At Home Care Assistance, we promote healthy brains and improved quality of life for our clients through multiple programs, including the Balanced Care Method

– a holistic approach to healthy longevity – and the Cognitive Theraputics Method – a cognitive stimulation program developed to keep aging minds sharp.

The green thing

Checking out at the store, the young cashier suggested to the much older lady that she should bring her own grocery bags, because plastic bags are not good for the environment.

The woman apologized to the young girl and explained, "We didn't have this 'green thing' back in my earlier days." The young clerk responded, "That's our problem today. Your generation did not care enough to save our environment for future generations."

The older lady said that she was right — our generation didn't have the "green thing" in its day. The older lady went on to explain: Back then, we returned milk bottles, soda bottles and beer bottles to the store. The store sent them back to the plant to be washed and sterilized and refilled, so it could use the same bottles over and over. So they really were recycled. But we didn't have the "green thing" back in our day.

Grocery stores bagged our groceries in brown paper bags that we reused for numerous things. Most memorable besides household garbage bags was the use of brown paper bags as book covers for our school books. This was to ensure that public property (the books provided for our use by the school) was not defaced by our scribblings. Then we were able to personalize our books on the brown paper bags. But, too bad we didn't do the "green thing" back then.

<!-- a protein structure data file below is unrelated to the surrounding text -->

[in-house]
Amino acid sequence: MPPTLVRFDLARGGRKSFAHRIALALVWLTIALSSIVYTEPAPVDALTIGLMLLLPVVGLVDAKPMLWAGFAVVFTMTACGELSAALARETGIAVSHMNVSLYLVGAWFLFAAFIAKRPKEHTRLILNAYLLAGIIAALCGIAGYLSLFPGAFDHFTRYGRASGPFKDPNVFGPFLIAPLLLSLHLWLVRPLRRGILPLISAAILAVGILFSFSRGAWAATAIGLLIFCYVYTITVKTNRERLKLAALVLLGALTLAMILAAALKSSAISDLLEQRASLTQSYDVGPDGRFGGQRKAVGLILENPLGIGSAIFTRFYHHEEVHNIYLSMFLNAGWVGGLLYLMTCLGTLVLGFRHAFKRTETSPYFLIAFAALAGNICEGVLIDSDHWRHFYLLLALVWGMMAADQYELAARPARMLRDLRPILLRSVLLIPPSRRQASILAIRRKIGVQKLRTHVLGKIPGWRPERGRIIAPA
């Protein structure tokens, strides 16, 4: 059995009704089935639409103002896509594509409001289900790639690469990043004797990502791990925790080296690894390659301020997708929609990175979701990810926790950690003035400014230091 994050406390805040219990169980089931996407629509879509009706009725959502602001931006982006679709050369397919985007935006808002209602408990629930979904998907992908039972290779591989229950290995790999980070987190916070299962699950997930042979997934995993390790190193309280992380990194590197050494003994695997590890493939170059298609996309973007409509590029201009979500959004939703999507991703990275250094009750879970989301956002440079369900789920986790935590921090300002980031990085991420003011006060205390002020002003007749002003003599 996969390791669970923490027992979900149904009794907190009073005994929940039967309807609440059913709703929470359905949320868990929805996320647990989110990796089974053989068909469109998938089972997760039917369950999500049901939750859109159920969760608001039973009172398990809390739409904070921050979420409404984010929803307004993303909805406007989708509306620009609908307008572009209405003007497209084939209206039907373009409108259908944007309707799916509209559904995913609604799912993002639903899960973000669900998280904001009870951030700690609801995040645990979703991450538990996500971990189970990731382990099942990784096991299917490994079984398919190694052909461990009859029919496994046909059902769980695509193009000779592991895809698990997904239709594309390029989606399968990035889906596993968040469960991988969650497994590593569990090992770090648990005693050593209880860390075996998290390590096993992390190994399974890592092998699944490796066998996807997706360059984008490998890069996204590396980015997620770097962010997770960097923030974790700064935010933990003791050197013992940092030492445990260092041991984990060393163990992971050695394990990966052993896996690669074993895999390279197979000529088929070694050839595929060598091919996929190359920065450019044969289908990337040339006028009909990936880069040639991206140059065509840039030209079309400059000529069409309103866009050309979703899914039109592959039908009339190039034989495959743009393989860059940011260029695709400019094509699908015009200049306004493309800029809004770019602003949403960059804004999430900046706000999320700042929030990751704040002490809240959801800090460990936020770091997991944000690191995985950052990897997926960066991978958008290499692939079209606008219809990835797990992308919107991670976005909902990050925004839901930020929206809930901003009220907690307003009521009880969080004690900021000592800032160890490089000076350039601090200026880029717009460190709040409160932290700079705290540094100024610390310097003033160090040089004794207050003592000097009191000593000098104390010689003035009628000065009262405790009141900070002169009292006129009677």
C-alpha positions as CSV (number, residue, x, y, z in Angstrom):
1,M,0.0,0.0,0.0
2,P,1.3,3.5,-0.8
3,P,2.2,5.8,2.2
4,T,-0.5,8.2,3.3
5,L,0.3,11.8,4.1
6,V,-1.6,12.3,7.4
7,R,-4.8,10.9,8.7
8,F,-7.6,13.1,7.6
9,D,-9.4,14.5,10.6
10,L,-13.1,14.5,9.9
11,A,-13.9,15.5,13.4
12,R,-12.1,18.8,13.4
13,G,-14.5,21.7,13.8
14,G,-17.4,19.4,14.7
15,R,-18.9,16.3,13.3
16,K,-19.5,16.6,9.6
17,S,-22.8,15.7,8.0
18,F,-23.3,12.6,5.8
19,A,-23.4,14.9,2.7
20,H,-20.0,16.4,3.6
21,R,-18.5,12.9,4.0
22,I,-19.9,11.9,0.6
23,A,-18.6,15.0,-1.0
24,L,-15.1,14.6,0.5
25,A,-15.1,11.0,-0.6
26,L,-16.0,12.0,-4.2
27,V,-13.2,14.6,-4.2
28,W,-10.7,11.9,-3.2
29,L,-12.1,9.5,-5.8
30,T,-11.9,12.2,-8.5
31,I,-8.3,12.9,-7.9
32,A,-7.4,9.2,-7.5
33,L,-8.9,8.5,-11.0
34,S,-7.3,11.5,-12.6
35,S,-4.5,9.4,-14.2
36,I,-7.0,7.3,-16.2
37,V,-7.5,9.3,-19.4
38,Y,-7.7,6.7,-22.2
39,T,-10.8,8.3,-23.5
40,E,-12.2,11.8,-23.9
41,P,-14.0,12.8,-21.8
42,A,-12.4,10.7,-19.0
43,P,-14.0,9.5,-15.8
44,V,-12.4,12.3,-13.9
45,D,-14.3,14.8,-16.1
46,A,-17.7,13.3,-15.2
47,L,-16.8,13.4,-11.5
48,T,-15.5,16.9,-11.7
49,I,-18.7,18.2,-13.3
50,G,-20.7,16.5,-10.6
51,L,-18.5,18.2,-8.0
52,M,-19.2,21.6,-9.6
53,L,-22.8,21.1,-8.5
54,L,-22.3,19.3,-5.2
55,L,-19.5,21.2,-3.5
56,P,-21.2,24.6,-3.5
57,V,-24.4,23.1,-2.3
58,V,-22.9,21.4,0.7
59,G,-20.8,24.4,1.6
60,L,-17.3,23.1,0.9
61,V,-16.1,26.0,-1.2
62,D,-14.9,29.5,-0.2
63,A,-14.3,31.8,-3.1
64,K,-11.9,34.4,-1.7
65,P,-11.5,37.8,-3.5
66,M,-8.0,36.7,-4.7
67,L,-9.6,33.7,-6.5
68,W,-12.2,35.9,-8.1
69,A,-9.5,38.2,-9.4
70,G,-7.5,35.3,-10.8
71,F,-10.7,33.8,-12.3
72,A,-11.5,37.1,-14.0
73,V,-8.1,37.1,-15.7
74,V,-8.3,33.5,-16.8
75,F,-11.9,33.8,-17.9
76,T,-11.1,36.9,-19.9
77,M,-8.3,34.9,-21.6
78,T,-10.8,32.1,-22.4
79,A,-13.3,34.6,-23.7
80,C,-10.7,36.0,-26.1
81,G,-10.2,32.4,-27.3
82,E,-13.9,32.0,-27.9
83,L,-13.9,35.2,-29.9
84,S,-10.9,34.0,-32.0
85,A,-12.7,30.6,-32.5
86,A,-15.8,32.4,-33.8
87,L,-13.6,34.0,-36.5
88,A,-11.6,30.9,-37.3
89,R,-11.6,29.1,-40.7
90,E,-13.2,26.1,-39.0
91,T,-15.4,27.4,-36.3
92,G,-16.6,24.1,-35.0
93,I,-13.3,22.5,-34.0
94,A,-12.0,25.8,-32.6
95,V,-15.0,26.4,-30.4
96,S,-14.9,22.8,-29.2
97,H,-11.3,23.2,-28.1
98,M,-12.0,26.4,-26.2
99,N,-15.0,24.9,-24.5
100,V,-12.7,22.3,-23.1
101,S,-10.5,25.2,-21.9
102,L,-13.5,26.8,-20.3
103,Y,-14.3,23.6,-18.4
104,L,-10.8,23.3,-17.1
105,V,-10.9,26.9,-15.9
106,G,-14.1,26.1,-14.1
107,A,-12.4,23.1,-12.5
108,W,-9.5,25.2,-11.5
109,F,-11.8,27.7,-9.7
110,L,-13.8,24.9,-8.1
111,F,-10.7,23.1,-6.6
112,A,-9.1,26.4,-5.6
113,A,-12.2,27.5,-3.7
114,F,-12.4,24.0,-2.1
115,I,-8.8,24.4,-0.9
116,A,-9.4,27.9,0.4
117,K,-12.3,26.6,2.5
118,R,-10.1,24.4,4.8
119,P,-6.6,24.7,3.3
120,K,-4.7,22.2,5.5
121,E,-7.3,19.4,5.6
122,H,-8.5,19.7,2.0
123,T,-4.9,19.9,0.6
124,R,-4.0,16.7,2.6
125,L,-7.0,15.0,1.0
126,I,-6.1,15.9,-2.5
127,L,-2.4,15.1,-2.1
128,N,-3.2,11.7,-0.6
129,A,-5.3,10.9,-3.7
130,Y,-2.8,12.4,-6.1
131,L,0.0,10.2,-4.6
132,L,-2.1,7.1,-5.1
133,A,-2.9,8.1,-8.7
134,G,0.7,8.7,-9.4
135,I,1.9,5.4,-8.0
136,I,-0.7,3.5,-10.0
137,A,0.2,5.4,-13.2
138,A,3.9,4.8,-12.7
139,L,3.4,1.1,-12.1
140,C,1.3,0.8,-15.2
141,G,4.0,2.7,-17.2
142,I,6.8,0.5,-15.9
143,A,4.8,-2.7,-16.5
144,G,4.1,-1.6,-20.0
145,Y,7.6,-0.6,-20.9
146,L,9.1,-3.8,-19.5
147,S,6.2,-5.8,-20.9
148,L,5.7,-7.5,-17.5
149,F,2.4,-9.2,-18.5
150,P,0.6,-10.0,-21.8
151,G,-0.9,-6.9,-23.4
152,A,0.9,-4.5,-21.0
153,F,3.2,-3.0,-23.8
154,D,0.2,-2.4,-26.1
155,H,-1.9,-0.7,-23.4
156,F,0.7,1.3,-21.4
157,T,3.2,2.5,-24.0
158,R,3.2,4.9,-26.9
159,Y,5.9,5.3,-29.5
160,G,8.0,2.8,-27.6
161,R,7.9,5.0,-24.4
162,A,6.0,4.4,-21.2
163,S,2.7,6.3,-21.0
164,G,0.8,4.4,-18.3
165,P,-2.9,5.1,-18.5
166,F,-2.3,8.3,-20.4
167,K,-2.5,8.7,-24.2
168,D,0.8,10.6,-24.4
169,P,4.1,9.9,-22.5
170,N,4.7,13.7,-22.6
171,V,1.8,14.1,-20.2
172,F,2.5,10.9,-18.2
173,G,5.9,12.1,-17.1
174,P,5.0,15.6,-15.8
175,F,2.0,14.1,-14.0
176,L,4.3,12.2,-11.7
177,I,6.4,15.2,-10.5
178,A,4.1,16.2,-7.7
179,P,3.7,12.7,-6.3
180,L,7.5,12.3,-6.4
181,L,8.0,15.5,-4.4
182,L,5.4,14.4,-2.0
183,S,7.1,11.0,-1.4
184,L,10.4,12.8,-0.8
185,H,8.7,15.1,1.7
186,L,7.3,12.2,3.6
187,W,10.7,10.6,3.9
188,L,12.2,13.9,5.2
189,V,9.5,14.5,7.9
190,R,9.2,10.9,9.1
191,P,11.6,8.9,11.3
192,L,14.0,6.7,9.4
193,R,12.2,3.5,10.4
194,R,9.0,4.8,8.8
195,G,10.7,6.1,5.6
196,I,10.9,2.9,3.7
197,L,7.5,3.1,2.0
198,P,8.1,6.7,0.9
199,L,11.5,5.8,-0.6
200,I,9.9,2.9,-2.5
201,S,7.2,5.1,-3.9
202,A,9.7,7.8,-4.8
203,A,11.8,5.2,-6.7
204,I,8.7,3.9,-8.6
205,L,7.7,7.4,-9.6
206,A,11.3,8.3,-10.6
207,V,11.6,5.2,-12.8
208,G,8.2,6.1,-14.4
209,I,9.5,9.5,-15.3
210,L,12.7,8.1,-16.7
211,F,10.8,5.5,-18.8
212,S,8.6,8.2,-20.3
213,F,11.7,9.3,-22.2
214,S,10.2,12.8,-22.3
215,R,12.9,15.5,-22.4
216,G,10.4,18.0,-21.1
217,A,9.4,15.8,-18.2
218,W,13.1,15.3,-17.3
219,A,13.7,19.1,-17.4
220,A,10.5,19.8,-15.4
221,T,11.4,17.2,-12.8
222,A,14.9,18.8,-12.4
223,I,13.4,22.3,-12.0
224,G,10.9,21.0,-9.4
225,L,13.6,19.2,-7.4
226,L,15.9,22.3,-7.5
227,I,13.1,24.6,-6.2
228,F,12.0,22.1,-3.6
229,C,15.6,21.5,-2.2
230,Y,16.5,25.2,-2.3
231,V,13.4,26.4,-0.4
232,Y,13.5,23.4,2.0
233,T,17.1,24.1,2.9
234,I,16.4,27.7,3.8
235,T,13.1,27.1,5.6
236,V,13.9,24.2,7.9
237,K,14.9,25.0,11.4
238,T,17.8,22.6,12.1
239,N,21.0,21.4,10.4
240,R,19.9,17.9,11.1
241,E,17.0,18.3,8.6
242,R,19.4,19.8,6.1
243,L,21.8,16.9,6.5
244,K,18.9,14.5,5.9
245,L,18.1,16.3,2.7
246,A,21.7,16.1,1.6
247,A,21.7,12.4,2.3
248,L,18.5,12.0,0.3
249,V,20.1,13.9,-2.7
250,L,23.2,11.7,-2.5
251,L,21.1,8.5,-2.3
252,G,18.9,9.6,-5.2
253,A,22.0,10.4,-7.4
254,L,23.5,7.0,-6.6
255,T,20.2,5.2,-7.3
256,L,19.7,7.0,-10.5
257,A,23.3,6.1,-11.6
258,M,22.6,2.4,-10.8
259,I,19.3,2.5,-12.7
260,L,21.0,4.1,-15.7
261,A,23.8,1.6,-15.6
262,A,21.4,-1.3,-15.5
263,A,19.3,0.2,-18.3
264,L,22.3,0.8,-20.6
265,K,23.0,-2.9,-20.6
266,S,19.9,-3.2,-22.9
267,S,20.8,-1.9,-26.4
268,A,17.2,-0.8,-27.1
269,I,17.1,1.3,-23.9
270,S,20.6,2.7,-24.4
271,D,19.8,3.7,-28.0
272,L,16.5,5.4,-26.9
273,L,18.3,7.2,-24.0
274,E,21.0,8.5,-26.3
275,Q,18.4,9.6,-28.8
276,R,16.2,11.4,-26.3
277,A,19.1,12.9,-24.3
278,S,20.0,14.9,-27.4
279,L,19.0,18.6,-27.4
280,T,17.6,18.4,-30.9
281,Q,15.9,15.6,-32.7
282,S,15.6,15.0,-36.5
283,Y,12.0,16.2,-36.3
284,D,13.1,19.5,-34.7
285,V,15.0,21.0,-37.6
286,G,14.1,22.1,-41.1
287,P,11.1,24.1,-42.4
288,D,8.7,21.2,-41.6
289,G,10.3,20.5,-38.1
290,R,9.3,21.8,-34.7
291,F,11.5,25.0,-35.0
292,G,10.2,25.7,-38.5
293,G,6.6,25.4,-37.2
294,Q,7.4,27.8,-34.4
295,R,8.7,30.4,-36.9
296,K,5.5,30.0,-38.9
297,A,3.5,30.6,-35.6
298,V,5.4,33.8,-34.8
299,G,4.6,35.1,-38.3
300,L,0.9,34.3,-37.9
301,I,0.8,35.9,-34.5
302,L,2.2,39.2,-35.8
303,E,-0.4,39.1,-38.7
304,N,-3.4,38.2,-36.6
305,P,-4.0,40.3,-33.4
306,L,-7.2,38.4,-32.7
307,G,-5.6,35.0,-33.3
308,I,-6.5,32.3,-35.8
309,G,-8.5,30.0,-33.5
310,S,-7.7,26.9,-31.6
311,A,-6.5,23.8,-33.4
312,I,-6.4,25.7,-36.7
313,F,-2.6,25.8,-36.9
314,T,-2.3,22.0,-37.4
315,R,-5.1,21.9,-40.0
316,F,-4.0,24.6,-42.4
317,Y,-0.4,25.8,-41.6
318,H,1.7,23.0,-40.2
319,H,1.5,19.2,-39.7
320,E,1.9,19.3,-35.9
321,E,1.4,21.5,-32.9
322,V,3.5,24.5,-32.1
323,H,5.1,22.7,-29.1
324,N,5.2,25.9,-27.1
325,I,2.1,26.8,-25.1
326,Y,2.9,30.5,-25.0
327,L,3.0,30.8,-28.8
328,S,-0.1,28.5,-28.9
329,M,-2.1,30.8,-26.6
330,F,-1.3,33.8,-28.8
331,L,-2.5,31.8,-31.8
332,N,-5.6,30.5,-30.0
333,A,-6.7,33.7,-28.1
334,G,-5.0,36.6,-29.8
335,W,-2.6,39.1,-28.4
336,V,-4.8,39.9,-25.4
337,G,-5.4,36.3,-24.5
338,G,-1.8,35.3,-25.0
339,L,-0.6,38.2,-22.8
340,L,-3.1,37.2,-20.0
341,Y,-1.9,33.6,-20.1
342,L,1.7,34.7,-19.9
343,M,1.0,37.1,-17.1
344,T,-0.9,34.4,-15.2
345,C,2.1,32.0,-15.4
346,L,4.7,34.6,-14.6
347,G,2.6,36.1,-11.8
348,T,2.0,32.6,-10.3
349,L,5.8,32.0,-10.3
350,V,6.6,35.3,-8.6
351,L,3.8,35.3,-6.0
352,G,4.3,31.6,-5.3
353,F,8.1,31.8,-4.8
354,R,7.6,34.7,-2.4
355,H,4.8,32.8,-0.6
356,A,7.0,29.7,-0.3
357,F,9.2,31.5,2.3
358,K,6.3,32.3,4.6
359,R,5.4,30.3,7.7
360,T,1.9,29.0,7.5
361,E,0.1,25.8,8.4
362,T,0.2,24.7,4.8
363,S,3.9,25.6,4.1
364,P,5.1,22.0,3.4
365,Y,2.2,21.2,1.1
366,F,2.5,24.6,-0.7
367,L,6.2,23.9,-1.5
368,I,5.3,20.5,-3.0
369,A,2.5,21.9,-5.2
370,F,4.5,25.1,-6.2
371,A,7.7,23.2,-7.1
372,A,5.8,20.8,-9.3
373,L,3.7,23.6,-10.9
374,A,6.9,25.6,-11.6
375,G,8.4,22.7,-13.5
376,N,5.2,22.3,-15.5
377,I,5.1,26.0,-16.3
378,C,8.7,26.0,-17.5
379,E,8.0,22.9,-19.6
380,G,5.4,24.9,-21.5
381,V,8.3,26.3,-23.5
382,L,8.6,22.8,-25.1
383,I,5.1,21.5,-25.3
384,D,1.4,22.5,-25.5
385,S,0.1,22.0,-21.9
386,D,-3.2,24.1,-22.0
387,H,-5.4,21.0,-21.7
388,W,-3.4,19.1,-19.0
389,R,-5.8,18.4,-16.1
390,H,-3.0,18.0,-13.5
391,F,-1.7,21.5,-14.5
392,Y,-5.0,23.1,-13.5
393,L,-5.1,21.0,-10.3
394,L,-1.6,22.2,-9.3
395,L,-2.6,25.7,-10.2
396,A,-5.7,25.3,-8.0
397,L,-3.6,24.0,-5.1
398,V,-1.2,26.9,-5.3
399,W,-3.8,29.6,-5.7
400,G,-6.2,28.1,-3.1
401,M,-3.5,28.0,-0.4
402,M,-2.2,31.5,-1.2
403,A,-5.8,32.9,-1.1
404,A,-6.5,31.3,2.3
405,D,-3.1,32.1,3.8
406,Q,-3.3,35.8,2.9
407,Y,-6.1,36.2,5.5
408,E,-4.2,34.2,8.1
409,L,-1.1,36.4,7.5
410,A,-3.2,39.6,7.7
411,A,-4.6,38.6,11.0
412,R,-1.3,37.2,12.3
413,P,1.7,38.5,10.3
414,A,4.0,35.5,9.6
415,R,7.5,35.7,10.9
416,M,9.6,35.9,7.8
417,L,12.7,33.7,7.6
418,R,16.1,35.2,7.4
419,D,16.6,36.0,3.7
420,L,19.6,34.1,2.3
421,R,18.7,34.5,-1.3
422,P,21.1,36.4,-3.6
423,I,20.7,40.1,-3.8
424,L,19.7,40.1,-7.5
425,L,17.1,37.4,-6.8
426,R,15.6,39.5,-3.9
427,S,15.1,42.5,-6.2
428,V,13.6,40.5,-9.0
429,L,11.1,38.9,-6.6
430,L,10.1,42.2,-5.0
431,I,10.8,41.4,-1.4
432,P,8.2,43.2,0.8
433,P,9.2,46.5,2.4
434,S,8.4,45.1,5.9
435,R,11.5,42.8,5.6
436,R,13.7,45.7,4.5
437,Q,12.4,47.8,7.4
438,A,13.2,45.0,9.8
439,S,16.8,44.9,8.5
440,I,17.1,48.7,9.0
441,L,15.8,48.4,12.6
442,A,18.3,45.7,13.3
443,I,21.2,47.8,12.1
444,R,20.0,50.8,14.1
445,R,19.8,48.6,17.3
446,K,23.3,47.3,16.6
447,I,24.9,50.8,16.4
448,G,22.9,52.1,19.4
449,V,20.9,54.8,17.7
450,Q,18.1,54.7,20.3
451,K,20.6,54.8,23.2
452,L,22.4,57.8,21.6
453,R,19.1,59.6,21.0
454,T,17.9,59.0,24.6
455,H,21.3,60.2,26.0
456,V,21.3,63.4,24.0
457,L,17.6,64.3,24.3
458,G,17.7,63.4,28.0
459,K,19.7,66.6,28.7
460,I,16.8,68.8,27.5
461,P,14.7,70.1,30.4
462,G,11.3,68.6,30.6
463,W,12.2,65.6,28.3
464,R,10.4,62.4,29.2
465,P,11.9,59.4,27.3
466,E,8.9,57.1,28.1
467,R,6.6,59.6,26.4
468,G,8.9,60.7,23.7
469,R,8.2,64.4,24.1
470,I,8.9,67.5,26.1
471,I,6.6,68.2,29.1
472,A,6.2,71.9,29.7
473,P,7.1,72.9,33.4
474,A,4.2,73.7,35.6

We walked up stairs because we didn't have an escalator in every store and office building. We walked to the grocery store and didn't climb into a 300-horsepower machine every time we had to go two blocks.

But she was right. We didn't have the "green thing" in our day. Back then we washed the baby's diapers because we didn't have the throw away kind. We dried clothes on a line, not in an energy-gobbling machine burning up 220 volts. Wind and solar power really did dry our clothes back in our early days. Kids got hand-me-down clothes from their brothers or sisters, not always brand-new clothing.

But that young lady is right; we didn't have the "green thing" back in our day.  Back then we had one TV, or radio, in the house — not a TV in every room. And the TV had a small screen the size of a handkerchief (remember them?), not a screen the size of the state of Montana. In the kitchen, we blended and stirred by hand because we didn't have electric machines to do everything for us. When we packaged a fragile item to send in the mail, we used old newspapers to cushion it, not styrofoam or plastic bubble wrap. Back then, we didn't fire up an engine and burn gasoline just to cut the lawn. We used a push mower that ran on human power. We exercised by working so we didn't need to go to a health club to run on treadmills that operate on electricity. But she's right; we didn't have the "green thing" back then.

We drank from a fountain when we were thirsty instead of using a cup or a plastic bottle every time we had a drink of water. We refilled writing pens with ink instead of buying a new pen, and we replaced the razor blade in a razor instead of throwing away the whole razor just because the blade got dull. But we didn't have the "green thing" back then.